The Sigma 50-500mm f/4.5-6.3 APO DG OS HSM lens is a telephoto superzoom with image stabilization and 10x zoom, which should make it a very versatile lens. I recently had the chance to test and review this lens out for a few days at Walt Disney World. On paper, it sounds like a great lens. Incredible range, image stabilization, and a very reasonable price for a 500mm lens. In fact, it’s over $1,000 cheaper than the Nikon alternative, the 80-400mm VR, and that lens offers significantly less range.
In actuality, unfortunately, the lens is not as great as it would seem. Sure, on full frame you do have a zoom range that goes from normal field of view to extreme zoom (roughly 10x of zoom) with optical stabilization, but that’s not the whole story. In my review of the Sigma 35mm f/1.4, I praised that lens as a “King Kong of lenses,” which doesn’t make much sense, but the basic implication was that the Sigma 35mm was just as awesome as King Kong. I’m also going to call the Sigma 50-500mm the King Kong of lenses, but this time, in a bad way. Both are big and sorta clumsy.
Actually, that’s a bit harsh. The “Bigma” nickname that this lens has garnered is a pretty affectionate moniker from its many fans, and it’s more likely that the lens just isn’t for me. I’m used to regularly using the large Nikon 70-200mm f/2.8 VR lens, and don’t bat an eye when using it in public. The Sigma 50-500mm was a different story for me. Not only is it larger than a 70-200mm, but the zooming is not accomplished internally, so it becomes really long once you start zooming. I don’t know why I didn’t think to take a photo of this, but luckily our friends over at Digital Photography School have one at the top of their review.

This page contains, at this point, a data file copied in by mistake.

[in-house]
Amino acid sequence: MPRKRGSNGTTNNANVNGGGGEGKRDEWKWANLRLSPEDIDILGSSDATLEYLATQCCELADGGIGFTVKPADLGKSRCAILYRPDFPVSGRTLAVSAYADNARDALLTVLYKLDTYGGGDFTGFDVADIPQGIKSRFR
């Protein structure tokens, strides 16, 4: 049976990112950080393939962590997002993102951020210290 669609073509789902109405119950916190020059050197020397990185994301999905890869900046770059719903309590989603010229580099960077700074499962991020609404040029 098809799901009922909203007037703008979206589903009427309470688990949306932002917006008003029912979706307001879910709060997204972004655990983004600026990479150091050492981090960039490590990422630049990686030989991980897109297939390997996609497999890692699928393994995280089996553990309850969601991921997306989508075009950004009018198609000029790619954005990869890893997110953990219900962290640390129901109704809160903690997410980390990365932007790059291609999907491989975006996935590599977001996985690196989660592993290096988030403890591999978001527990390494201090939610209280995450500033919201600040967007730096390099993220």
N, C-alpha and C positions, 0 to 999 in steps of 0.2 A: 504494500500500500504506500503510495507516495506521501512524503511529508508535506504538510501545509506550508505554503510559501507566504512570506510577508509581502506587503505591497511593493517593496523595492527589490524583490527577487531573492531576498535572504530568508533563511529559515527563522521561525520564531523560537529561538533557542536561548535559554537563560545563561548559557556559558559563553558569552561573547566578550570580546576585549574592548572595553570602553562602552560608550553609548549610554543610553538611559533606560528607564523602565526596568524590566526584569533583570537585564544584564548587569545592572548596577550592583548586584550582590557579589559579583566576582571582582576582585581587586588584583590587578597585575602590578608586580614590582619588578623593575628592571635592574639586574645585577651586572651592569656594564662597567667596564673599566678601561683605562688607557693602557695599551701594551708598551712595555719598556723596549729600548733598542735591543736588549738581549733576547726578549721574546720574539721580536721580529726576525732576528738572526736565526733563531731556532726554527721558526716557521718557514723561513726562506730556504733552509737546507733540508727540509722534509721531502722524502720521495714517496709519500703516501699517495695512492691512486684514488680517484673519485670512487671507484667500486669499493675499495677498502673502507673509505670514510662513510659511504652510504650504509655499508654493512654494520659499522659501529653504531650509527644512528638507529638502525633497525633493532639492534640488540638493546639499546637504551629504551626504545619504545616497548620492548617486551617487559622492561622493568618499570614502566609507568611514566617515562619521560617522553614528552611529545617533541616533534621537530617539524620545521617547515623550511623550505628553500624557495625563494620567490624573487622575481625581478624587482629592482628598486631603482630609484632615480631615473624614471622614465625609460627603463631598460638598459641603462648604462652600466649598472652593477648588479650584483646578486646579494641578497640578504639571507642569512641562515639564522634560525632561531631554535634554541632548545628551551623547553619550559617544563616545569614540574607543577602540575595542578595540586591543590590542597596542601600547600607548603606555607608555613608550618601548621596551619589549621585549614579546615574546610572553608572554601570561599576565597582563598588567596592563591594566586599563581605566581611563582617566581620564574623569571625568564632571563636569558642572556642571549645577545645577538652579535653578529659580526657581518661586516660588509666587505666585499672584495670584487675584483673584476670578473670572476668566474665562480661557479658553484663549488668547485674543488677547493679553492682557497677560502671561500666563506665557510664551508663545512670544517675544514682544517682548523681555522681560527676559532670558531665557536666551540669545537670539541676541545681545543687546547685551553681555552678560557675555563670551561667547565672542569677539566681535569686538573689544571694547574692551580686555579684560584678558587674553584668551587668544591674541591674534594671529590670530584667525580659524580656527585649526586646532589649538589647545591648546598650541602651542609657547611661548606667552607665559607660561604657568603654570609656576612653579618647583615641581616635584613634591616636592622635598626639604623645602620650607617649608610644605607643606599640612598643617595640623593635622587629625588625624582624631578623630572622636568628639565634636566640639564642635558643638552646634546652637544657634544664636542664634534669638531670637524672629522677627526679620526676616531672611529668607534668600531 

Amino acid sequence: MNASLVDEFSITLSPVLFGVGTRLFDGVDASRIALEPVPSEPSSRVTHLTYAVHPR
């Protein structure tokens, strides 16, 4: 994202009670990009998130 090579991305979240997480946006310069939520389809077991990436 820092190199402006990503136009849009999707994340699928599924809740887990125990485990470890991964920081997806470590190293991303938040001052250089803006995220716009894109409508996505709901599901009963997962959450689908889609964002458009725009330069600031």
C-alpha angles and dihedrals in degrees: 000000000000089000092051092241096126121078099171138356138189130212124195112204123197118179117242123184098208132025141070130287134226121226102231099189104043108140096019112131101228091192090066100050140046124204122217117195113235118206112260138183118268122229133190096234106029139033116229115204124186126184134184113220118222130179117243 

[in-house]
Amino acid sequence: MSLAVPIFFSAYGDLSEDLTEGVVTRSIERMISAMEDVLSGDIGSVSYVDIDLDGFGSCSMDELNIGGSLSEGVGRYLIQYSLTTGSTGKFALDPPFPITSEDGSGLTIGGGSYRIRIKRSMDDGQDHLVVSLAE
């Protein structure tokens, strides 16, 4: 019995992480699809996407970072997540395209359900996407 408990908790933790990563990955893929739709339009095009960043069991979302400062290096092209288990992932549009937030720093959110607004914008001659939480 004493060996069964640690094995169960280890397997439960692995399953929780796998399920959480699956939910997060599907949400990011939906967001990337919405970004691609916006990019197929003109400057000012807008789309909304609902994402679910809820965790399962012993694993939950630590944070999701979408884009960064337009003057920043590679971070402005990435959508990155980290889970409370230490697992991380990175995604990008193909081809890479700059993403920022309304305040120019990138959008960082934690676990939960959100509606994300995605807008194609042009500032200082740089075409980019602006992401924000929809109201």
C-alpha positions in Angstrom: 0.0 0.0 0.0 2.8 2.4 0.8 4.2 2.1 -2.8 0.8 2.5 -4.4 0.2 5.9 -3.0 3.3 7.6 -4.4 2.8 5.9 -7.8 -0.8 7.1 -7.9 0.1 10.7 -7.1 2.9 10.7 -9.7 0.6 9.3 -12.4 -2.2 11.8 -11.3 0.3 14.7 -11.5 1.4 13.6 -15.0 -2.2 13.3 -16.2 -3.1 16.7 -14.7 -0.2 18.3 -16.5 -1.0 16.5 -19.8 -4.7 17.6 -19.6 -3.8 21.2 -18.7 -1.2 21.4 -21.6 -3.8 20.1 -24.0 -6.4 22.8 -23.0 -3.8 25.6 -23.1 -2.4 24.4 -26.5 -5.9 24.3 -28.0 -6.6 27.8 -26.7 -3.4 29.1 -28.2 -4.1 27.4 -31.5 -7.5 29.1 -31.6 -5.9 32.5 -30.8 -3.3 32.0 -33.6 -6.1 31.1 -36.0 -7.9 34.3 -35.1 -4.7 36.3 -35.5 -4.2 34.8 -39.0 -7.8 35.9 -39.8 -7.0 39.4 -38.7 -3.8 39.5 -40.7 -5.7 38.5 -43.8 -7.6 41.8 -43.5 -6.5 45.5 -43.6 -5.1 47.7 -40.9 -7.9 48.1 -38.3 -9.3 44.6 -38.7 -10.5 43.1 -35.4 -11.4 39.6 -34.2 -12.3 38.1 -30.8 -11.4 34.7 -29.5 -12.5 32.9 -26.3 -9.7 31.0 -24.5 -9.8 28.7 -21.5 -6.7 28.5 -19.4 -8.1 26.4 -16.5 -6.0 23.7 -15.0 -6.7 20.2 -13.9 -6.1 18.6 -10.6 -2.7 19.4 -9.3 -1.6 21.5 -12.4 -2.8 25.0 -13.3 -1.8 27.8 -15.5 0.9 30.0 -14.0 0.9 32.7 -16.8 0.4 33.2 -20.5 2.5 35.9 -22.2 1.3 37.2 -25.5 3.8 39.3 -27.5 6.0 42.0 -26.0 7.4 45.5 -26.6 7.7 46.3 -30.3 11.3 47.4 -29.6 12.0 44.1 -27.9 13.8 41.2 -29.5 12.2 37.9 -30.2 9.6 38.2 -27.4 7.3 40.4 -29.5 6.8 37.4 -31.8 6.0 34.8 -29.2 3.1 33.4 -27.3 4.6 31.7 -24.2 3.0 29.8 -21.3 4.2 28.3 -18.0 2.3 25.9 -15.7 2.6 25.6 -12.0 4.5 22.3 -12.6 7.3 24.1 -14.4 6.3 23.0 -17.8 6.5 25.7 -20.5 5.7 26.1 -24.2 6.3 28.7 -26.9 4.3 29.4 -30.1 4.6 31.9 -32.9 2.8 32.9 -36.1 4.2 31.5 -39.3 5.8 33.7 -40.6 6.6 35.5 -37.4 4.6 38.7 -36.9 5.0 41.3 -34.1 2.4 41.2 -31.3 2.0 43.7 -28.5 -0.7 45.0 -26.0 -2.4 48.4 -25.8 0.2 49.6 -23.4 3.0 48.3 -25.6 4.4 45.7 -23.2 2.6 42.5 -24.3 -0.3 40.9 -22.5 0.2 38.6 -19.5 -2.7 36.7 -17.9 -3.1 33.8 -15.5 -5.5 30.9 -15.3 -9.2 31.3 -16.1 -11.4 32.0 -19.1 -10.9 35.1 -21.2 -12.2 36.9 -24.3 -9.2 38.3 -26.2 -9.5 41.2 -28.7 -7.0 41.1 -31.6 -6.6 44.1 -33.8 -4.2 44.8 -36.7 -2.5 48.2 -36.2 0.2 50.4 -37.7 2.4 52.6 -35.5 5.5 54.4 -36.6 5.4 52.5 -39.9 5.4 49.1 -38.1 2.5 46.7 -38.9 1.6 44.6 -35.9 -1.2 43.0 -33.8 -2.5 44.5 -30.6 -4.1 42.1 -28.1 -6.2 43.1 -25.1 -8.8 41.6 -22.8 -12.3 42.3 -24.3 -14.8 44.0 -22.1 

The size coupled with the weight make this lens very difficult to use handheld, but that’s par for the course with a lens exceeding 300mm, it seems. The bigger concern for me was the attention the lens drew. In a normal tourist situation, using this lens will make you feel really awkward, unless that sort of thing doesn’t bother you. Because of that, I used this lens very little over the course of the trip, and when I did, I tried to grab shots quickly so I didn’t draw unwanted attention, which led to some clumsy composition. I think many non-niche travel photographers are going to feel the same way when using it. In theory it’s a great lens, but a lens that you’re not going to want to use isn’t that great of a lens.
The good news is that when I did use the lens, I was very impressed with the results. I was expecting a lot of image quality compromises given the zoom range of the lens and it having image stabilization, but the lens was surprisingly sharp.
Auto-focus on it wasn’t lightning fast like some of my other lenses, but for a zoom like this, it was more than acceptable. Auto-focus was also accurate, and I didn’t have any issues with front or back focus, which I was happy to find. As mentioned, it’s a very sharp lens. Compression also makes it easy to separate your subject from your background, especially once you zoom past 100mm. The Sigma 50-500mm’s other strength is its colors, which are excellent right out of the camera.